Lessons from Cinderella

 

I went through a phase, in my Christian walk, of avoiding many secular offerings. These days I still avoid a lot of TV shows and movies (mainly because I find certain genres too triggering). But now my ability to trust God and my desire to understand His heart toward the world, and toward me, is stronger than it was prior. The growth I’ve experienced in my faith has lessened the ‘avoid out of fear’ and turned it more into a ‘everything is permissible but not everything is beneficial’ (1 Corinthians 10:23) standpoint. And so I don’t restrict myself from something that draws me in, yet I will definitely take note of any occult references, secular humanism, and glaringly obviously lack of Jesus in most of what the world puts forth. It is to be expected, so why get upset over it? If I were to do that I’d be upset 24/7 because those things are everywhere.

A few times God has used some bit of dialogue, from a movie or overheard conversation, to hammer home a point that I needed to take to heart. To effectively peel another onion layer in the ongoing recovery from past child abuse. If Elijah could be fed by blackbirds (unclean animals that were to be avoided) then perhaps God’s people of today can also be ‘fed’ life-giving food from an unclean source as well.

And that is good, because one of the side effects of being physically unwell for several years is that I have a lot of what I call ‘couch time’. I prefer reading but there are days when even holding a book in my hands is too much. On those days I watch what I can find on Cable or Netflix. And so: I recently caught an adaptation of Disney’s Cinderella while channel surfing.

I was immediately drawn in.

Cinderella was one of my favorite fairy tales as a young child–one that I pored over again and again. At the time I didn’t realize that my own siblings and extended family members were abusing me, (by preschool age I had already learned to blame myself for that treatment). Which is why the idea of Cinderella being magically rescued out of an abusive home life, in which she was literally trapped, captivated me. It was so close to my own story–though I didn’t fully make that connection until recently.

My own family members gave me several unkind nicknames in my childhood, just like ‘Cinderella’ was the result of a mocking nickname. My bedroom was squalor filled and rodents were very real to me (though I did NOT befriend them). I was put into a caretaker role of the adults around me at a very young age and later when I was nearly an adult, both of my parents ensured their own financial and other securities, at the expense of my own. But just like a fairy tale– just in the nick of time I found a handsome prince and we set out on our own, purposely making our path very different from the lives we knew as children. To quote from another movie (Pretty Woman) — when the prince climbed the tower to rescue the woman, the woman rescued him right back. That’s pretty much the story of my life and marriage. We rescued each other and then wrote our own story with intentionality and love.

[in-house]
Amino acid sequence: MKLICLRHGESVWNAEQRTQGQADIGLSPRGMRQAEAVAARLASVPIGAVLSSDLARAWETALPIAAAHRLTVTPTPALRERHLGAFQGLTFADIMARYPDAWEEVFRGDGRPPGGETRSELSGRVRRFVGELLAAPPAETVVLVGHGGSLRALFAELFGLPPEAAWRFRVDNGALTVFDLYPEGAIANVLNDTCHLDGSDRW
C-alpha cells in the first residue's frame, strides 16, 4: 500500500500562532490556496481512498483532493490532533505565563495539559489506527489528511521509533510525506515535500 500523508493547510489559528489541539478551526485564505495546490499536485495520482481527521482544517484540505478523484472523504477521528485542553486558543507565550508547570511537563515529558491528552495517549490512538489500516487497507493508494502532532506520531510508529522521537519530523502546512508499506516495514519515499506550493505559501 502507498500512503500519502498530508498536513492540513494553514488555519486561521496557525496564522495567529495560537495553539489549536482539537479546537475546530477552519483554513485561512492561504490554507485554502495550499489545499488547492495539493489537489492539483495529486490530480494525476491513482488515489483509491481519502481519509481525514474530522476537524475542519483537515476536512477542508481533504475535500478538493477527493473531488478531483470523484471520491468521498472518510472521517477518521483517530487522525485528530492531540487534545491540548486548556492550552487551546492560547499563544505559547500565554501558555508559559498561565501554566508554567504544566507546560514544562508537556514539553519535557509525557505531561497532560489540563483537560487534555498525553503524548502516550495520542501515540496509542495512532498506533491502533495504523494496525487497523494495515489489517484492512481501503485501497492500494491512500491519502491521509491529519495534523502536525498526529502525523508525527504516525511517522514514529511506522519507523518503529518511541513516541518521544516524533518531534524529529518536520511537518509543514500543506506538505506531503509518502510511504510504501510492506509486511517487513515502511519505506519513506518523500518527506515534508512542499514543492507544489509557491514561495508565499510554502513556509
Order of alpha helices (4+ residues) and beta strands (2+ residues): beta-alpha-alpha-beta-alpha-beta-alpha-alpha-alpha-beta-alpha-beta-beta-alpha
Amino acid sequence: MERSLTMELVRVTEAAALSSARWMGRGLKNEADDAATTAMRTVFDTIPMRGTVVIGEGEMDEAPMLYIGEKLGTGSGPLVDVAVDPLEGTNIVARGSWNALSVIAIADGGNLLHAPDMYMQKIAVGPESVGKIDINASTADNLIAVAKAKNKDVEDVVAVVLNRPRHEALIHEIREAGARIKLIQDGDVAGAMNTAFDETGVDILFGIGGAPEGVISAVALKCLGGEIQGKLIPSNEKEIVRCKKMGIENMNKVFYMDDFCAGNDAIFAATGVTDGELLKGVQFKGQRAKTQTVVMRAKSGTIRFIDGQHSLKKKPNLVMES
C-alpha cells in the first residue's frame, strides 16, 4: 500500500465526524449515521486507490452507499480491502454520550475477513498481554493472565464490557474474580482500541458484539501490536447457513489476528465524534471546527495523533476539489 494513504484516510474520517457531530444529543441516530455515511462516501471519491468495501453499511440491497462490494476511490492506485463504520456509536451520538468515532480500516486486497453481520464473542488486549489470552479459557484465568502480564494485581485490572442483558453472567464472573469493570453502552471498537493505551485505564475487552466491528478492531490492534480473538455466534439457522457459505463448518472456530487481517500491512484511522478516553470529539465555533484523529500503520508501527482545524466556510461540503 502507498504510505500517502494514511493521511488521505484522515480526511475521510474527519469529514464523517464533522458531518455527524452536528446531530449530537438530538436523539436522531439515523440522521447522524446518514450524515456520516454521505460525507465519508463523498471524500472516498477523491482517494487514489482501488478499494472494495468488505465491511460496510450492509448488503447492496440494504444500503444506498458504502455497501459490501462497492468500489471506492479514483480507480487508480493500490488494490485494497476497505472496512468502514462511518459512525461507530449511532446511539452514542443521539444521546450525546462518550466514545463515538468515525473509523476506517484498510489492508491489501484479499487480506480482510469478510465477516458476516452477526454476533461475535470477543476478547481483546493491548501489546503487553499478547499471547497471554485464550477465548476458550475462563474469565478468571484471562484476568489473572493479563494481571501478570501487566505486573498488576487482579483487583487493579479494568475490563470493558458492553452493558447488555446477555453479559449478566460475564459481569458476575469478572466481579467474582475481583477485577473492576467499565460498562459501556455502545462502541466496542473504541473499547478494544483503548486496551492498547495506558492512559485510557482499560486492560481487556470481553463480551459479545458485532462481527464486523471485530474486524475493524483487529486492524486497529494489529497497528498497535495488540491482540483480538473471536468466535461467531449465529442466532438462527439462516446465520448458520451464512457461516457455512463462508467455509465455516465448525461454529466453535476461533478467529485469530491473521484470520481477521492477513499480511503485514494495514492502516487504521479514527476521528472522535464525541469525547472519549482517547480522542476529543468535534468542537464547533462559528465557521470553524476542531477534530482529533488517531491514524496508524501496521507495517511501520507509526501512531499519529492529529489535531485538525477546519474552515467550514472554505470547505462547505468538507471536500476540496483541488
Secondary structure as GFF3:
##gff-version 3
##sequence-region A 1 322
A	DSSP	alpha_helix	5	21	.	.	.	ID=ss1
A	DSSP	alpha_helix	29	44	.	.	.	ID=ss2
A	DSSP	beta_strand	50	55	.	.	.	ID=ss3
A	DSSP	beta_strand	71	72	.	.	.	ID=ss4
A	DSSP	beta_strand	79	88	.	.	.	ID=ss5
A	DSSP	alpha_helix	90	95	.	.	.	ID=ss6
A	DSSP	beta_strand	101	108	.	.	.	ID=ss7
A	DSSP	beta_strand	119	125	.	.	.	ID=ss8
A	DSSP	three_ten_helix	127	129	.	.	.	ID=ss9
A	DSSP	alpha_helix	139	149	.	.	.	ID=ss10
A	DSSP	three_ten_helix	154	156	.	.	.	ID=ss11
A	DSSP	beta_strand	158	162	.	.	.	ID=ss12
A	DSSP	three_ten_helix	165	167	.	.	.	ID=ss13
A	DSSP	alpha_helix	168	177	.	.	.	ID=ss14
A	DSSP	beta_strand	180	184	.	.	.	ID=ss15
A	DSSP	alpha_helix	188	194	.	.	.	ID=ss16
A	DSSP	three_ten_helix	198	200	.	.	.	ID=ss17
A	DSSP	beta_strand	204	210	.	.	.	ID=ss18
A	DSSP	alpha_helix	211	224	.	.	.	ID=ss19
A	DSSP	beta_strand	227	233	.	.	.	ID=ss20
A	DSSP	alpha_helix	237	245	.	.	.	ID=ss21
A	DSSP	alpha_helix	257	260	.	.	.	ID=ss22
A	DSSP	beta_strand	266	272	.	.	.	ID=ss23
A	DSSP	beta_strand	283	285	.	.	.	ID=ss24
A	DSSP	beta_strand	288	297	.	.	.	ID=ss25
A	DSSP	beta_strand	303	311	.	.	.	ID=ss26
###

Point being: my life path mimics that of a fictional Cinderella. It took some time to break the financial bondages that also ensued; but in time they were broken. And like a fairy tale princess- I’ve always wanted pretty things to wear and to fill up my home…and my husband and I both worked very hard to achieve that.

We now have most of the things we wanted. And that can be fun. But: it’s just mammon. It can’t buy you peace of mind or salvation. It also can’t ensure you have good health (sigh). And I’ve learned that even financial success, a lot like health status, is all ‘relative’. Compared to some we are ‘rich’ and compared to others: we have very little. There will never be ‘enough’ to satisfy even the richest amongst us. I have found that it really is better to have a small serving of vegetables with love than a fattened calf with hatred. (Proverbs 15:17). But that doesn’t stop me from wanting the fattened calf with love; regardless. I also would love to see all my health issues reverse…❤️

And so the combination of physical illness and the guilt, unease, and ongoing trauma ramifications from my past sometimes keep me from fully enjoying that fairy tale ‘life’, that fattened calf existence, that one might assume someone like me has — looking in at my current ‘outward appearances’.

Which is why I find it so deliciously ironic that watching a movie about a fairy tale that I really identify with, left me with two very good ‘nuggets’ of wisdom to carry forward. To ease the guilt and the trauma effects. To lighten my load.

(Spoiler alerts follow–stop reading if you want to watch the movie unspoiled!) In the film, when Cinderella first meets the Prince he inquires about her family’s treatment of her. And she responds (paraphrasing and this may be a little bit off!)

“They treat me as well as they are able.”

Woah. What wisdom there. Abusive sorts simply aren’t able to show kindness and love. I know this, but the temptation to blame myself or to make excuses for them remains. In reality, they treated me as well as they were able and for whatever reason — unconditional love was simply not in their ability to give.

I was bracing myself to not like the ending. I was somewhat expecting that the stepsisters and stepmother would be reformed at the end and allowed to live the castle life they so desperately desired–since that has become the expected new ending to old fairy tales–where the bad guys turn out to be good guys, etc.